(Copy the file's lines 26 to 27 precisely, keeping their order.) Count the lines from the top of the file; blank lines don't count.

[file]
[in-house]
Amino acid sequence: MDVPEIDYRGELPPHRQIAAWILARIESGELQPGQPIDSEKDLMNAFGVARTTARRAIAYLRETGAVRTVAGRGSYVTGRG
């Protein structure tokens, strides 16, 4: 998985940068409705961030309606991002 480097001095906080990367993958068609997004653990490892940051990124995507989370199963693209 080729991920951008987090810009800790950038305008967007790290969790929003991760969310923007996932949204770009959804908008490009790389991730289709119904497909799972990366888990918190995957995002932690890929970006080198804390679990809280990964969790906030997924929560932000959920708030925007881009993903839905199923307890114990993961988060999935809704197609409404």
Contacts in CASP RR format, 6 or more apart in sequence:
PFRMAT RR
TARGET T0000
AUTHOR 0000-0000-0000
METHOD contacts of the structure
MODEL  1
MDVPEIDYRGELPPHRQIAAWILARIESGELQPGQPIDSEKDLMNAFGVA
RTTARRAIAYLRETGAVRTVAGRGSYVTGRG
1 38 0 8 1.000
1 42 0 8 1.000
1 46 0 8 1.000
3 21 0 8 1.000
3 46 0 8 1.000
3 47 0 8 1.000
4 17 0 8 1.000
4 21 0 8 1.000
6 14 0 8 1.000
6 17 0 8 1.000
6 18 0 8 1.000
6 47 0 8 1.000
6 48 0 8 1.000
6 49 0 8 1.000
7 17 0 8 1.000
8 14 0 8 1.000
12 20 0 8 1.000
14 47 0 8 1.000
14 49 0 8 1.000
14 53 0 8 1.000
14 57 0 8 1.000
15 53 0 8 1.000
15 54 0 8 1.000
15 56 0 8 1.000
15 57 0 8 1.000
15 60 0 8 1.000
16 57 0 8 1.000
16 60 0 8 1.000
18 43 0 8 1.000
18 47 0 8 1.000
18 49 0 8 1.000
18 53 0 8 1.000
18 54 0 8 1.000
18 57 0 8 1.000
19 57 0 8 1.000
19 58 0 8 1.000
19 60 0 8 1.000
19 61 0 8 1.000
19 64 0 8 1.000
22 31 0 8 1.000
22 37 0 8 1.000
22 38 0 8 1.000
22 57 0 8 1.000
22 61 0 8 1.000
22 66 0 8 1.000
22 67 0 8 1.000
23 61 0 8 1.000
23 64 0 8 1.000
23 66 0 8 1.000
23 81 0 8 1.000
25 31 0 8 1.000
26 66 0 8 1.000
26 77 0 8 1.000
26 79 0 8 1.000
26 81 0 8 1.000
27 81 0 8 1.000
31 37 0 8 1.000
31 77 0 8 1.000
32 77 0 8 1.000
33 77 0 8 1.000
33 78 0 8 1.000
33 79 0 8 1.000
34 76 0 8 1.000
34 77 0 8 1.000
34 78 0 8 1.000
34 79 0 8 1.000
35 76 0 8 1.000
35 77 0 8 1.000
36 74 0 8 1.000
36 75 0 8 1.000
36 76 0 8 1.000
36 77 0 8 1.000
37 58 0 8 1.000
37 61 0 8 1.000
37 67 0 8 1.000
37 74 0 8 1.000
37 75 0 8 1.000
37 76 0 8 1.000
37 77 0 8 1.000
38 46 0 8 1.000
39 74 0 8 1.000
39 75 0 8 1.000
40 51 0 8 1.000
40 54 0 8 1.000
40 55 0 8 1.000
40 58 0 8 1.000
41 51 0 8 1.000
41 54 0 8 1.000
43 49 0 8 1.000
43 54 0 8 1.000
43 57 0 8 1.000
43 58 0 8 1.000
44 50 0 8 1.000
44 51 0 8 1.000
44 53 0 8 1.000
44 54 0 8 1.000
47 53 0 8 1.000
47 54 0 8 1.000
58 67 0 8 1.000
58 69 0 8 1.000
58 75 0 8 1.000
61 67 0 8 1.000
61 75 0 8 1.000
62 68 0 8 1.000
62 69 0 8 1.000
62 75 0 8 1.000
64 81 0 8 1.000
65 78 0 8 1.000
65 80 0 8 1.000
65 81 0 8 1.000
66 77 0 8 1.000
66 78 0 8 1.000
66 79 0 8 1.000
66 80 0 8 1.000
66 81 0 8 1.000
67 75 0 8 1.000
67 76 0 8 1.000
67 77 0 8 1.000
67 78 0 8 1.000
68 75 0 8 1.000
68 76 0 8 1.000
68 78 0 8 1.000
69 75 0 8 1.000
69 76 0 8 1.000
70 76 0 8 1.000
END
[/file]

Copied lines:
7 17 0 8 1.000
8 14 0 8 1.000